Connective Tissue





What is connective Tissue?

The unique characteristic of connective tissue is the occurrence of a variety of cells which are embedded in a large quantity of intercellular substance, called matrix. The connective tissue supports, protects and binds together other tissues. These tissues are mesodermal in basis, and form bones, tendons, ligaments and cartilage of the skeleton. Blood and lymph are other forms of connective tissue.




Connective Tissue Classification

Connective tissues are of three types on the basis of the nature of intercellular matrix. Those are
i) Connective tissue proper
ii) Skeletal tissue
iii) Vascular tissue.

Connective tissue proper

Connective tissue proper is characterized by the presence of soft matrix and has the following sub-types:
a) Areolar tissue
b) Adipose tissue
c) White fibrous tissue
d) Tendon
e) Ligament

Skeletal connective tissue

Skeletal tissue is characterized by a tough matrix and forms the supportive framework of the body, protects the vital organs and affords surfaces for the attachment of muscles. The two types of skeletal tissues are cartilage and bone.

Cartilage

The cartilage is a solid but semi-rigid and flexible connective tissue. The cells of cartilage are called chondrocytes. Three main types of cartilage are recognized on the basis of nature and percentage of fibers in the matrix :
a) Hyaline cartilage,
b) White fibro-cartilage
c) Yellow elastic cartilage.




Bone

Bone is a highly calcified, hard and rigid connective tissue and consists of none cells or osteocytes that are widely separated from one another by a considerable amount of intercellular substance. According to structure bones are of two types : compact bones and spongy bones.

Connective tissue

Vascular connective tissue

The examples of vascular connective tissue are Blood and lymph. Both circulate in the body and are responsible for the transportation of materials from one place to another. Vascular connective tissue also plays an important role in the defense mechanism of the body. In contrast to other connective tissues, the intercellular substance (matrix) of blood is liquid, called plasma. The cellular components, known as corpuscles, float freely in plasma. Plasma is a slightly alkaline, somewhat viscous aqueous solution with a complex composition and forms about 30-35% of the total extra-cellular fluids (ECF).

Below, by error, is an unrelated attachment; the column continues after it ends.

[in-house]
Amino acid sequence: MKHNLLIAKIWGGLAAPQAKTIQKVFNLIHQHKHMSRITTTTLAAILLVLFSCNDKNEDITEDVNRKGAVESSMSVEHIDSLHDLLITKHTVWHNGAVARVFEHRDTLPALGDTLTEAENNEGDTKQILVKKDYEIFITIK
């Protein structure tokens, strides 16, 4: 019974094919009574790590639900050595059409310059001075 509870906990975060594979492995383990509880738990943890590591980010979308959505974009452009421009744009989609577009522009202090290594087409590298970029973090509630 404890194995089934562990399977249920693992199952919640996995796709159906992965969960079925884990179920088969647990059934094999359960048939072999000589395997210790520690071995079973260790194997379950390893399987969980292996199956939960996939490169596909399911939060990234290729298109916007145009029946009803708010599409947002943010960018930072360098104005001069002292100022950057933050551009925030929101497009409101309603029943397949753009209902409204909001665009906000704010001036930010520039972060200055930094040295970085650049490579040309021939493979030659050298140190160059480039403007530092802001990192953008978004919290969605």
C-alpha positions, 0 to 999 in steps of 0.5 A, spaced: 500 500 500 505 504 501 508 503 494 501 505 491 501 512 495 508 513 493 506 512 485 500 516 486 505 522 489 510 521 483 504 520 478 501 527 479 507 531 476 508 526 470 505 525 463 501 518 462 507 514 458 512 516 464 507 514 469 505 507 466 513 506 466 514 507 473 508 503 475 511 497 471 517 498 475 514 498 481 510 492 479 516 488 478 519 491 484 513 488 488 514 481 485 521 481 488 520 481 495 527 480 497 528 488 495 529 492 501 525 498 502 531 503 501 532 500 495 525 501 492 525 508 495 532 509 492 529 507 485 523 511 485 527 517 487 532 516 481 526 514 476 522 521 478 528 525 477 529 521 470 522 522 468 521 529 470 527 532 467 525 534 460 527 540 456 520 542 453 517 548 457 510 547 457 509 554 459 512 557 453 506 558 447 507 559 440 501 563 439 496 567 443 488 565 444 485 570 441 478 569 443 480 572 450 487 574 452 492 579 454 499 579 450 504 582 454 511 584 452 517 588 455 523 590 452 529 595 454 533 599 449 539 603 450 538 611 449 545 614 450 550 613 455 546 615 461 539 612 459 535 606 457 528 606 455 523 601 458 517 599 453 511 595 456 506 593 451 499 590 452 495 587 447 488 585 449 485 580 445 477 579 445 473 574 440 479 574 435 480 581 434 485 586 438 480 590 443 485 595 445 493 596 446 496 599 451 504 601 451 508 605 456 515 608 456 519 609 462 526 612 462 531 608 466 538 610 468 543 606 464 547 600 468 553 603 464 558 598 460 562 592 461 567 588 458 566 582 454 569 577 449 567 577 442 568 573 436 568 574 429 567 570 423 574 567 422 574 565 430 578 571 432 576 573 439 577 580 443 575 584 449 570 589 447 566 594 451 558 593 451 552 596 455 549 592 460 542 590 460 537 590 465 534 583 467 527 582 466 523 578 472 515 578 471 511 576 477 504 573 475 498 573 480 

Corpuscles are of three main types, those are:
i) Erythrocytes,
ii) Leucocytes
iii) Blood platelets.
About 55% of the total volume of blood is plasma, most of the remaining part is made up of erythrocytes; and leucocytes and platelets account for less than 1% of the volume. There are about 5 million erythrocytes in one cubic millimeter of blood, but only 7,000 leucocytes in the same volume.
The size and shape of erythrocytes vary in different classes of animals. In mammals, they are non-nucleated (except camels and llama, where they are nucleated) circular discs, having a diameter of 7-8 µm and seem biconcave in side view. In mammals, erythrocytes are devoid of all cell organelles. Erythrocytes contain a red colored protein, called hemoglobin that plays a significant role in carrying oxygen from lungs to all tissues of the body.
Vascular connective tissue, Leucocytes are enormously important cells as they provide defense mechanism to the body against infections. Leucocytes are nucleated cells devoid of haemoglobin and contain various organelles. The two types of leucocytes have been recognized on the basis of the presence or absence of granules in their cytoplasm. Those are:
i) Granulocytes
ii) Agranulocytes.
Depending on the staining characteristics of their granules, granulocytes are of the three types, viz. neutrophils, eosinophil, and basophils. In neutrophils, the nucleus is quite variable in shape and consists of several lobes. The granules of neutrophils stain lightly with both acidic and basic dyes. The nucleus of the eosinophil has two or three lobes that are joined by delicate strands. Its granules stain brightly with acid dyes and possess digestive enzymes. The nucleus of basophils is S-shaped. Its granules stain with basic dyes.
Agranulocytes are of the following two types, viz. lymphocytes and monocytes. Lymphocytes provide defense to the body against invasion of bacteria and other organisms. In contrast to granulocytes and monocytes, which directly attack invading organisms, lymphocytes destroy them by producing antibodies.



Vascular connective tissue, blood platelets are non-nucleated, biconvex, disc-like bodies and are concerned with the clotting of blood. Lymph is a transudate from blood and contains the same proteins as in plasma but in lesser amounts and in somewhat different proportions. It does not have any RBC, but lymphocytes are present in a large numbers. Lymph carries materials from the tissues into blood stream and destroys micro-organisms.

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